Bottom line, a team does not take a RB that early in the draft unless they have big plans for him, especially a back with as much potential and talent as Tate. Also, one of the biggest knocks on Foster coming out of college was his ability to hold onto the ball or lack there of, particularly near the goal line and in crucial game situations. This may or may not be a problem of the past as Foster really wasn’t on the field enough in 2009 to make a conclusive judgment, but it remains an issue of concern.
Why Ben Tate wins the spot: Tate was an outstanding college RB at Auburn rushing for nearly 1,400 yards and 10 TDs in his senior season with the Tigers. While those may not seem like monster numbers for the college game, they are almost unheard of for a RB playing in a pass dominated spread offense, and impressive enough for him to be named a semi finalist for the Doak Walker award as well as garnering him All SEC honors.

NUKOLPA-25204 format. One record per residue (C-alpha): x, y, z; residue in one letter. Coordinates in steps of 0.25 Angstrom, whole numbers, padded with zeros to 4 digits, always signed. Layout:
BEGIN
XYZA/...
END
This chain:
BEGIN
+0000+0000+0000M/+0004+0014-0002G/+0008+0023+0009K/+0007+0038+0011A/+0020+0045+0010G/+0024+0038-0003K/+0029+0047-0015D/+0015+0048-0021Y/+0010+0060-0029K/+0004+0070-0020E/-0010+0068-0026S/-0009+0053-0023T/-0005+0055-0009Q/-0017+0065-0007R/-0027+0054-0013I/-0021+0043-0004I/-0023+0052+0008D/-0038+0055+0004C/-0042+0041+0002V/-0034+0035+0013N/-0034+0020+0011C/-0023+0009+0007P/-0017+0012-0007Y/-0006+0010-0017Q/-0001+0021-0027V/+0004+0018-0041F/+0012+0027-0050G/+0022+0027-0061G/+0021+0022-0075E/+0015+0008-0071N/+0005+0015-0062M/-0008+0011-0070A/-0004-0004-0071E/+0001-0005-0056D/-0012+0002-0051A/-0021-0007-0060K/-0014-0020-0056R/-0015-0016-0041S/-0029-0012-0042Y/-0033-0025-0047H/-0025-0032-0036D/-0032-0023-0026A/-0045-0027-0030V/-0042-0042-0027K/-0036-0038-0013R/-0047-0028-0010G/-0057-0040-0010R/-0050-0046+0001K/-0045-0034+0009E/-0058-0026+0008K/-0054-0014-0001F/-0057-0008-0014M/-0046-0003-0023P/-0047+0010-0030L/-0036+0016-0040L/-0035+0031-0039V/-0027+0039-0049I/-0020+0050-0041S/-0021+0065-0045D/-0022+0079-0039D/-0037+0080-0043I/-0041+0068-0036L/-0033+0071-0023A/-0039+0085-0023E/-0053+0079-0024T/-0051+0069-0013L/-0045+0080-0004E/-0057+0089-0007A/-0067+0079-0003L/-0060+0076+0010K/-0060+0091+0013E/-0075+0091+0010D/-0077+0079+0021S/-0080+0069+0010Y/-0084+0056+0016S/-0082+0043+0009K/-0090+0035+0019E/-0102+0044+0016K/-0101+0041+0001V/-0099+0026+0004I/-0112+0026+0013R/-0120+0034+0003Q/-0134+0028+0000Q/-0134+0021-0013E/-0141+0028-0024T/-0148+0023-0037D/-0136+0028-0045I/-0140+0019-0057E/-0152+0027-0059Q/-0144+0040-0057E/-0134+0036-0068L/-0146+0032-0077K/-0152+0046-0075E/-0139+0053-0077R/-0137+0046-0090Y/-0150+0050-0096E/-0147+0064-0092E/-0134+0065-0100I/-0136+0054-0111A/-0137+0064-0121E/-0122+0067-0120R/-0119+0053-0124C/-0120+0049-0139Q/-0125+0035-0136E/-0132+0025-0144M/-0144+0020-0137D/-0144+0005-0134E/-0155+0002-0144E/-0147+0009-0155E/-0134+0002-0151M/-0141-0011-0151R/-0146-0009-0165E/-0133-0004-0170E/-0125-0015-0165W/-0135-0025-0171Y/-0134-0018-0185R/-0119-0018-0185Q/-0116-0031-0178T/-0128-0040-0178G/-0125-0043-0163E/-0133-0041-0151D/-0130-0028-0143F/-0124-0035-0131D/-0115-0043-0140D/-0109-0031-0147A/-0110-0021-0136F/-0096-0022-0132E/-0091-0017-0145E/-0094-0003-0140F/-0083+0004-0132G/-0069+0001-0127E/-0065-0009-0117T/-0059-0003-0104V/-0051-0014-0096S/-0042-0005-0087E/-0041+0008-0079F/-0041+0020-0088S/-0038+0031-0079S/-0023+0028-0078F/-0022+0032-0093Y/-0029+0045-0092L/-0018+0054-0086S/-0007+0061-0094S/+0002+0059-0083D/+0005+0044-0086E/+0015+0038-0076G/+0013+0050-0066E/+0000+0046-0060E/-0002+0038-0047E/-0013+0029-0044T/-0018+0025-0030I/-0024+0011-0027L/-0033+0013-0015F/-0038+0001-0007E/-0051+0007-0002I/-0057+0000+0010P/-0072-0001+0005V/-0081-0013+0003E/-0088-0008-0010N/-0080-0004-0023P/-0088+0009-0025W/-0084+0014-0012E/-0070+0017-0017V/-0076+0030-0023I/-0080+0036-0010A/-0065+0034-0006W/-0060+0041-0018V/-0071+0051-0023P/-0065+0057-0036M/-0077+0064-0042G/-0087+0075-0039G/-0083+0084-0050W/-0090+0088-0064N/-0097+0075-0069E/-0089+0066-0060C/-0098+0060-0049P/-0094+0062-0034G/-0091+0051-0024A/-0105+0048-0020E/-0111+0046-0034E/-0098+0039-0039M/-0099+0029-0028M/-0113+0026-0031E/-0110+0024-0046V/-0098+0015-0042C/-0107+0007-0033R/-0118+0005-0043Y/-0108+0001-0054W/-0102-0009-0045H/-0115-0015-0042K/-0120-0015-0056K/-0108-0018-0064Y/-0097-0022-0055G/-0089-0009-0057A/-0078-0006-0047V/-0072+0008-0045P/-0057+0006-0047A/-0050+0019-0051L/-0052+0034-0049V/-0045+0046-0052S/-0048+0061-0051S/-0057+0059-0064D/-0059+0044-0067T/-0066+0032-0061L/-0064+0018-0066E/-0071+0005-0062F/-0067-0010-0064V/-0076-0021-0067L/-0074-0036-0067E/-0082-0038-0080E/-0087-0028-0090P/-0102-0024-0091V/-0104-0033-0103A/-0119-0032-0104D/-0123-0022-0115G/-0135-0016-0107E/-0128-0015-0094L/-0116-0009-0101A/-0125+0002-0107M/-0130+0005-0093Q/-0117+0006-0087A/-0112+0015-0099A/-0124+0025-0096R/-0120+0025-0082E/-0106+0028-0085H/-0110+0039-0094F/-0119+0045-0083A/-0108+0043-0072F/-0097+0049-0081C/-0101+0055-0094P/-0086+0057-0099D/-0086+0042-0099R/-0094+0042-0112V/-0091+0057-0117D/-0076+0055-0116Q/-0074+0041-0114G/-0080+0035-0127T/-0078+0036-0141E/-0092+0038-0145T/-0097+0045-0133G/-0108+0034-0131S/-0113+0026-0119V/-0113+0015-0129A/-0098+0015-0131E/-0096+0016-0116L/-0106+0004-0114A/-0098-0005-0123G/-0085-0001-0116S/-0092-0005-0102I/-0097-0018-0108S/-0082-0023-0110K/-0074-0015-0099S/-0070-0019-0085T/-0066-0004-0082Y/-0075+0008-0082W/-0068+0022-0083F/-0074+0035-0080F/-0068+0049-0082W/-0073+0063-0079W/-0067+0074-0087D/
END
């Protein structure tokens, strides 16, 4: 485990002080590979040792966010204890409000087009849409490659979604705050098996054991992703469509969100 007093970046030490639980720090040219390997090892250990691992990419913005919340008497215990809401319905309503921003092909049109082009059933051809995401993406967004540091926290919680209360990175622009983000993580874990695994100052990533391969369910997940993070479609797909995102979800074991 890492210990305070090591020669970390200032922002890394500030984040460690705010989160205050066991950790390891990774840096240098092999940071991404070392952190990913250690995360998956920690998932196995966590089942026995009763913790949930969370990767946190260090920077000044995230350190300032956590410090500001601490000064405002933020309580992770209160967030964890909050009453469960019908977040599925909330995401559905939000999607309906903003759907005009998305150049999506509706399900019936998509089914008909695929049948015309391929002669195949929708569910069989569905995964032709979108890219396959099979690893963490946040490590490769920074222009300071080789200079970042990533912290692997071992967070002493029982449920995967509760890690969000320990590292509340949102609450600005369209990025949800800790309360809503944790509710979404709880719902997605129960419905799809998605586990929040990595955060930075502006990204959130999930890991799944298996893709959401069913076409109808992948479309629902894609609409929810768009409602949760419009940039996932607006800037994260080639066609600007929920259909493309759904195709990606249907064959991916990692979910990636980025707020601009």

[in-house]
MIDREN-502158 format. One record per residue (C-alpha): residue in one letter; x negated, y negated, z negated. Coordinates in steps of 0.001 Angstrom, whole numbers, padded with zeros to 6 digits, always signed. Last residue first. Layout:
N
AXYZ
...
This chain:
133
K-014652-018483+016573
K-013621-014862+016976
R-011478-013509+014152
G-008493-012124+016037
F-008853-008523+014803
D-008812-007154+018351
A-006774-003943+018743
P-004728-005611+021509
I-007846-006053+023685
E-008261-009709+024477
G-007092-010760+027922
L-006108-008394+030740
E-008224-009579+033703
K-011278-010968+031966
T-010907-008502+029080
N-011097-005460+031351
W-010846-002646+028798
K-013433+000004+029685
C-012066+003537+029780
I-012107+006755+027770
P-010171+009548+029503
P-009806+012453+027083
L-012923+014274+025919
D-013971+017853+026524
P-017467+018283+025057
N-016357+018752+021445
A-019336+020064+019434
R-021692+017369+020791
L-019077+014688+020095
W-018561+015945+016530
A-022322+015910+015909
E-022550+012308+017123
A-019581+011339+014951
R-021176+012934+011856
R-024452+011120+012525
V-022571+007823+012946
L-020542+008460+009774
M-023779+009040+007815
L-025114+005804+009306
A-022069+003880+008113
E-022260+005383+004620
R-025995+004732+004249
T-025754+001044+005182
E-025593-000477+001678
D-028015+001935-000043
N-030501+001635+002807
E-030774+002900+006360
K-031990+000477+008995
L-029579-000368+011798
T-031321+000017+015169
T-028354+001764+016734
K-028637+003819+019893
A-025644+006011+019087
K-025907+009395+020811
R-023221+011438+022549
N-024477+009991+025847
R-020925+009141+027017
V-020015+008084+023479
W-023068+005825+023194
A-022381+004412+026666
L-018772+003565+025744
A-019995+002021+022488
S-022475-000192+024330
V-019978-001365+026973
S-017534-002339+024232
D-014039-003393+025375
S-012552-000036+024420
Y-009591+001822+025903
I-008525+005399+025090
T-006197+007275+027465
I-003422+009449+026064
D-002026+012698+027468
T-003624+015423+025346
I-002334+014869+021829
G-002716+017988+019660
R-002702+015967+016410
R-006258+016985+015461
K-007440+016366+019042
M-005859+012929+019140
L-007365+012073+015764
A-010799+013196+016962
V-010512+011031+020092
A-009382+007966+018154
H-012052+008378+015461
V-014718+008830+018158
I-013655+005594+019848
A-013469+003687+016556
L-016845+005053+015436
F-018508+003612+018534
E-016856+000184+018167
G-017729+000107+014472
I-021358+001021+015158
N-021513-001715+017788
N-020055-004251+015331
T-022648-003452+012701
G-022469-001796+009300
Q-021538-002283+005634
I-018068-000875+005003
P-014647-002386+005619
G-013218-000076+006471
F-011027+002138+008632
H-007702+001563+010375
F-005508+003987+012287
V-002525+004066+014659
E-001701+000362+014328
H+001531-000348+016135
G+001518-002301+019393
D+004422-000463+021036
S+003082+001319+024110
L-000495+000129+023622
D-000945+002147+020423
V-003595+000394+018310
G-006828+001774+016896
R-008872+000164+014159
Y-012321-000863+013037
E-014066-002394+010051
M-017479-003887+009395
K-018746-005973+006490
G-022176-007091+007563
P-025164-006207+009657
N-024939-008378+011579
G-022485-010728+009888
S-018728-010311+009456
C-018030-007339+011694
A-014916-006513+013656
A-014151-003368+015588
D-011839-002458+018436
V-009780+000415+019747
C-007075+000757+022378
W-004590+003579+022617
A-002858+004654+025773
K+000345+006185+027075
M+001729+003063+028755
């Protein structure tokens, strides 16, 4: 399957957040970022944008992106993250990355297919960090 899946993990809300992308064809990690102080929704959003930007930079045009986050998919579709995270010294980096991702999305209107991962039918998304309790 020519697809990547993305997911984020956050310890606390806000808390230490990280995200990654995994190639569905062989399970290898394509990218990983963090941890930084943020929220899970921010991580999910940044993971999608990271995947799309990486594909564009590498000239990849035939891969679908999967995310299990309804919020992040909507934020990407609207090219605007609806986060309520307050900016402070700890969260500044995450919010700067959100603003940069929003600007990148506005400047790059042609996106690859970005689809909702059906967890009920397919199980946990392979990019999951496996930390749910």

Tate demonstrates an amazing blend of size, speed and power that look be a perfect fit for the Texans run and gun offense. More importantly, Houston had to trade up to the second round in this year’s NFL draft in order to pick Tate. It is highly unlikely that Gary Kubiak and the Texans' powers that be went out of their way to get a quality running back in round 2 just to have him sit on the bench behind a former undrafted free agent (Foster) and a player with potentially serious injury issues (Slaton) and both of which have a propensity for fumbling in key situations. Talent, potential and the player getting the biggest pay check are usually the biggest factors that go into determining playing time. Ultimately, Ben Tate best fits all of the aforementioned criteria to win the job.
Why Ben Tate will not win the spot: The biggest problem Tate has is that he missed the majority of the Texans OTA’s and mini camps this summer with a hamstring injury. This isn't a good thing for a rookie vying for a starting spot against two NFL proven running backs. Incumbent Arian Foster proved to be outstanding in off season workouts as Tate could only watch from the sidelines.